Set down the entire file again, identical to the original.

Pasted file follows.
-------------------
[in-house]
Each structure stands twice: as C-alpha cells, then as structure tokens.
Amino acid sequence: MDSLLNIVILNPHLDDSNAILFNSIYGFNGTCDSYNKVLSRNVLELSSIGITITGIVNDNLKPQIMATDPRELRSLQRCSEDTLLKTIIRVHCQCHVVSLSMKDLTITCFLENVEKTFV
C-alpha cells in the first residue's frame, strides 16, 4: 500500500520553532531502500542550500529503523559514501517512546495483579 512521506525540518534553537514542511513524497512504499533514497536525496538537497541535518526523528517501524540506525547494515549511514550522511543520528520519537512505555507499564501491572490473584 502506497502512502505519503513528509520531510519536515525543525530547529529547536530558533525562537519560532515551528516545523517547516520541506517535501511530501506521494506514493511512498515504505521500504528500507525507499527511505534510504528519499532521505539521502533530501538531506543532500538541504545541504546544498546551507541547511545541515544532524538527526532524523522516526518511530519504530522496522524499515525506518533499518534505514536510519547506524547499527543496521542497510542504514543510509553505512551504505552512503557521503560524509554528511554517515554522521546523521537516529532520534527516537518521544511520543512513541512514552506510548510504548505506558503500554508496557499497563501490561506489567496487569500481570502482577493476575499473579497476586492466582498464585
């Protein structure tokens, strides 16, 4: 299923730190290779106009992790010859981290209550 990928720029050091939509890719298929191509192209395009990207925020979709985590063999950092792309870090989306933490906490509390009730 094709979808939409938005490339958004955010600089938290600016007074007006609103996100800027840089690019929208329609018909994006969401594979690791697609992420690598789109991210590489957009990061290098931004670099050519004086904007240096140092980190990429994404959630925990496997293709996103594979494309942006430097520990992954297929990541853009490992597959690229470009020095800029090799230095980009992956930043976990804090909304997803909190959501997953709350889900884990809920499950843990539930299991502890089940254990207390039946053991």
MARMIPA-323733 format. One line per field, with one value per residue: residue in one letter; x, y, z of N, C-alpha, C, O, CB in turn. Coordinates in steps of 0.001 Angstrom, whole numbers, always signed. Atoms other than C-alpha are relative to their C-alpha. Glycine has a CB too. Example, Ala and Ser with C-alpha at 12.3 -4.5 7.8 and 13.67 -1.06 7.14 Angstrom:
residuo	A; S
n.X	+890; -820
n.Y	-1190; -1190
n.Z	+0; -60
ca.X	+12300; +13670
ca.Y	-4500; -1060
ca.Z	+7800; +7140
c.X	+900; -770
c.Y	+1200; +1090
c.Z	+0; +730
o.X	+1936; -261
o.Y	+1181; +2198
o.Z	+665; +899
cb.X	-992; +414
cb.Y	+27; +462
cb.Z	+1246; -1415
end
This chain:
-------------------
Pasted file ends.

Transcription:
[in-house]
Each structure stands twice: as C-alpha cells, then as structure tokens.
Amino acid sequence: MDSLLNIVILNPHLDDSNAILFNSIYGFNGTCDSYNKVLSRNVLELSSIGITITGIVNDNLKPQIMATDPRELRSLQRCSEDTLLKTIIRVHCQCHVVSLSMKDLTITCFLENVEKTFV
C-alpha cells in the first residue's frame, strides 16, 4: 500500500520553532531502500542550500529503523559514501517512546495483579 512521506525540518534553537514542511513524497512504499533514497536525496538537497541535518526523528517501524540506525547494515549511514550522511543520528520519537512505555507499564501491572490473584 502506497502512502505519503513528509520531510519536515525543525530547529529547536530558533525562537519560532515551528516545523517547516520541506517535501511530501506521494506514493511512498515504505521500504528500507525507499527511505534510504528519499532521505539521502533530501538531506543532500538541504545541504546544498546551507541547511545541515544532524538527526532524523522516526518511530519504530522496522524499515525506518533499518534505514536510519547506524547499527543496521542497510542504514543510509553505512551504505552512503557521503560524509554528511554517515554522521546523521537516529532520534527516537518521544511520543512513541512514552506510548510504548505506558503500554508496557499497563501490561506489567496487569500481570502482577493476575499473579497476586492466582498464585
């Protein structure tokens, strides 16, 4: 299923730190290779106009992790010859981290209550 990928720029050091939509890719298929191509192209395009990207925020979709985590063999950092792309870090989306933490906490509390009730 094709979808939409938005490339958004955010600089938290600016007074007006609103996100800027840089690019929208329609018909994006969401594979690791697609992420690598789109991210590489957009990061290098931004670099050519004086904007240096140092980190990429994404959630925990496997293709996103594979494309942006430097520990992954297929990541853009490992597959690229470009020095800029090799230095980009992956930043976990804090909304997803909190959501997953709350889900884990809920499950843990539930299991502890089940254990207390039946053991």
MARMIPA-323733 format. One line per field, with one value per residue: residue in one letter; x, y, z of N, C-alpha, C, O, CB in turn. Coordinates in steps of 0.001 Angstrom, whole numbers, always signed. Atoms other than C-alpha are relative to their C-alpha. Glycine has a CB too. Example, Ala and Ser with C-alpha at 12.3 -4.5 7.8 and 13.67 -1.06 7.14 Angstrom:
residuo	A; S
n.X	+890; -820
n.Y	-1190; -1190
n.Z	+0; -60
ca.X	+12300; +13670
ca.Y	-4500; -1060
ca.Z	+7800; +7140
c.X	+900; -770
c.Y	+1200; +1090
c.Z	+0; +730
o.X	+1936; -261
o.Y	+1181; +2198
o.Z	+665; +899
cb.X	-992; +414
cb.Y	+27; +462
cb.Z	+1246; -1415
end
This chain: